Trying to get to grips with Welsh names on your map is no easy task, but fear not as we have Twm Elias at hand to help you out. Twm is a naturalist, lecturer and course organizer at Plas Tan y Bwlch, Maentwrog (Snowdonia National Park Study Centre), as well as being a prolific author of folklore and rural history.

craig fach (19 of 45)

What’s in a name?

What strikes you most about a map of Snowdonia is all the wonderful Welsh names. But have you wondered what these mean? Almost all of them can tell you a lot about the sites they describe – as long as you can understand some key words, that is!

high_carneddau058

Here are a few basic tips to help you get to grips with Welsh names on your map:

  • Welsh place-names are much more than just meaningless labels – many describe in detail types of terrain and habitats.
  • Many will refer to historical events and people – a key to the culture of the area.
  • Some will be associated with local legends, in other words hooks to hang stories on.

A few examples:

Bryn – a hill, e.g. Bryn Mawr (= big hill), Bryn Saeth (hill of the arrow)

Bwlch – a gap or pass, e.g. Bwlch y Ddeufaen (= gap of the two stones), Tan y Bwlch (= below the pass)

Carnedd – a heap of stones, sometimes refers to a Bronze Age burial cairn on a mountain summit, e,g. Carneddau (= plural of carnedd), Carnedd y Filiast (carnedd of the female hunting dog)

Another view of the Carneddau

Clogwyn – a cliff, e.g. Clogwyn Du (= black cliff), Clogwyn Candryll (= crazy cliff)

Craig – a rock, e.g. Craig Goch (= red rock), Craig yr Aderyn (rock of the birds)

Crib (‘creeb’) – ridge. In Welsh a crib can also mean a comb, i.e. the thing you pull through your hair or that red thing you see on top of a chicken. E.g. Crib Goch (= red ridge), Crib y Ddysgl (= ridge on the edge of the bowl).

crib_goch_73_960

Cwm – round-ended corrie or U-shaped valley, both having been hollowed out by glaciers, e.g. Cwm Bochlwyd (= grey-cheeked cwm), Western Cwm (on Everest).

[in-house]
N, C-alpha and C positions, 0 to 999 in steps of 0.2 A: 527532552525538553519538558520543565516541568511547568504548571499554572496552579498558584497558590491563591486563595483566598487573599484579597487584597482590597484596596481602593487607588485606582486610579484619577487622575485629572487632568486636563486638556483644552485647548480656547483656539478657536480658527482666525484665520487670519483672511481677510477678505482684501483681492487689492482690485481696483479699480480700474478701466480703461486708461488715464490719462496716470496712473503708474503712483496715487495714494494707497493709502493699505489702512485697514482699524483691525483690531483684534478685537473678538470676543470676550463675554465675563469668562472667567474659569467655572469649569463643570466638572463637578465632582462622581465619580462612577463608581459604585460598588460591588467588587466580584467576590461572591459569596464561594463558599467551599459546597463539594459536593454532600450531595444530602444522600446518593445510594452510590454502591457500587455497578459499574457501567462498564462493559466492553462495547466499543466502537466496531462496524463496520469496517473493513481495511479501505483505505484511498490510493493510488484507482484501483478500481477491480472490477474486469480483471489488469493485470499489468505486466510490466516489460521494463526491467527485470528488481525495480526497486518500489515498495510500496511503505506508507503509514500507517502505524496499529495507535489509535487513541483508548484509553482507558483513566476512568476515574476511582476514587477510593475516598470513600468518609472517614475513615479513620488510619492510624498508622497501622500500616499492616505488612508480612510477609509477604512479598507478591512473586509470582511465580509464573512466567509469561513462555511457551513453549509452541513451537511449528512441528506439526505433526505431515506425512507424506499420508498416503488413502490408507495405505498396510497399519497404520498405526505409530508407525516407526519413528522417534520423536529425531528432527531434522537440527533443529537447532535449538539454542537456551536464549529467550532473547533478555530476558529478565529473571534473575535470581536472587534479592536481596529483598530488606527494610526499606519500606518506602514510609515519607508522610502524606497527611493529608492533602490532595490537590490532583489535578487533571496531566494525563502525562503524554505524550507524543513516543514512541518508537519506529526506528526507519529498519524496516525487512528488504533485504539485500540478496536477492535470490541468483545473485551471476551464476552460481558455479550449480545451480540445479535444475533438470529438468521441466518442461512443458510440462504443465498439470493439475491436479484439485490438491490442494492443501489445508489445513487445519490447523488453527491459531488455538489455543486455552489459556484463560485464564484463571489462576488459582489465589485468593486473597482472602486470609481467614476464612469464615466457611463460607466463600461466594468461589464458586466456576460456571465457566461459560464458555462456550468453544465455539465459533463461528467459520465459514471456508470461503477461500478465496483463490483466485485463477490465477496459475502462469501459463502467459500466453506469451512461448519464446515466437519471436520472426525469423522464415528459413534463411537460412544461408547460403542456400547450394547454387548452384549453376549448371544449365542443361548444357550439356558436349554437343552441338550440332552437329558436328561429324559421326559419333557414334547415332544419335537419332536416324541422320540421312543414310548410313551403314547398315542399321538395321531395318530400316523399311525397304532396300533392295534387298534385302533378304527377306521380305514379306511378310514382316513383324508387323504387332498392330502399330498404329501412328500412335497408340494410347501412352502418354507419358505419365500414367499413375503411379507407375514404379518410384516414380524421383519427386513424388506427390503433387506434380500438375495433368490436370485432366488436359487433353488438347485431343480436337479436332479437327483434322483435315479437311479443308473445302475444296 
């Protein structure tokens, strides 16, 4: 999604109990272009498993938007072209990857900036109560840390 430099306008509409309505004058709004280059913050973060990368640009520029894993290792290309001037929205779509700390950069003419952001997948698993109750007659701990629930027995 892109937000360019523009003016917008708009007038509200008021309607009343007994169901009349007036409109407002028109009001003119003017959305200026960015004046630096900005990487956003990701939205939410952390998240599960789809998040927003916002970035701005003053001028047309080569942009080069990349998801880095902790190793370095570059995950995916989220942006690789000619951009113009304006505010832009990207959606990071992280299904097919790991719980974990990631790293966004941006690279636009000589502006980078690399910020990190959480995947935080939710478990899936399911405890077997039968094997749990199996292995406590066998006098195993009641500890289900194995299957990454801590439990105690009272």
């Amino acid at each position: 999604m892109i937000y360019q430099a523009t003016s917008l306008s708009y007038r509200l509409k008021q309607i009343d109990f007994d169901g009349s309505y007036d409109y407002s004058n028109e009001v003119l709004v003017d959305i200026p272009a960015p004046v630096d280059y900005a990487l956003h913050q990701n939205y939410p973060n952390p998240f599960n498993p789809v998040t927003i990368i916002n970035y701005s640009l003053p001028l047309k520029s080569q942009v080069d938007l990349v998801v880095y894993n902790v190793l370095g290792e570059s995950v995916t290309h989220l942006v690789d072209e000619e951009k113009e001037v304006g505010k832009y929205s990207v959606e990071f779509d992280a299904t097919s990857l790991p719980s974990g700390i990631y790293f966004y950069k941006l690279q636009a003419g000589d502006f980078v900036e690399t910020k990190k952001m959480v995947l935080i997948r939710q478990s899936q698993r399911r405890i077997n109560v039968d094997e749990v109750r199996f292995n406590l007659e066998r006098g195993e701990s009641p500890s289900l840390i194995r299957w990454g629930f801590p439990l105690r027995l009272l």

Nant – tumbling stream or the steep sided gap that the stream tumbles through, e.g. Nant-hir (= long nant), Sychnant (dry nant).

cwm bochlwyd or

It’s surprising how many place-names refer to different parts of the human body, making the landscape an extension of ourselves. Here are a few key elements to look out for:

Pen = head or top;

Moel = bare hill, bald head (compare a monk’s shaven patch with hair surrounding it to a bare hilltop with trees all around the slopes);

Ael = brow;

Boch = cheek;

Bron / bryn = breast;

Trwyn = nose;

Gwar = nape;

Ysgwydd = shoulder;

Cefn = back;

Braich = arm, Ystlys = flank;

Troed = foot.

We hope that small introduction helps you start get to grips with Welsh names on your map. Special thanks to Twm Elias for his expert insights.

This article has been bought to you in association with Mynyddoedd Pawb (Everyone’s mountains), a campaign that is looking to protect and respect our wealth of place names in order to:

1) stimulate respect and interest in the Welsh language and to secure and increase the use of it.

2) increase the sense of identity among local communities by sharing the wealth of our cultural heritage with others.

3) engage the interest and awareness of visitors of the richness of our local heritage and thereby bring educational and economic benefits to areas.

The latter of which we hope we’ve covered here while trying to help you to get to grips with Welsh names on your map.

If you have any queries about the meaning of your favourite place-names, why not ask Mynyddoedd Pawb via their twitter or drop Mud and Routes a message.

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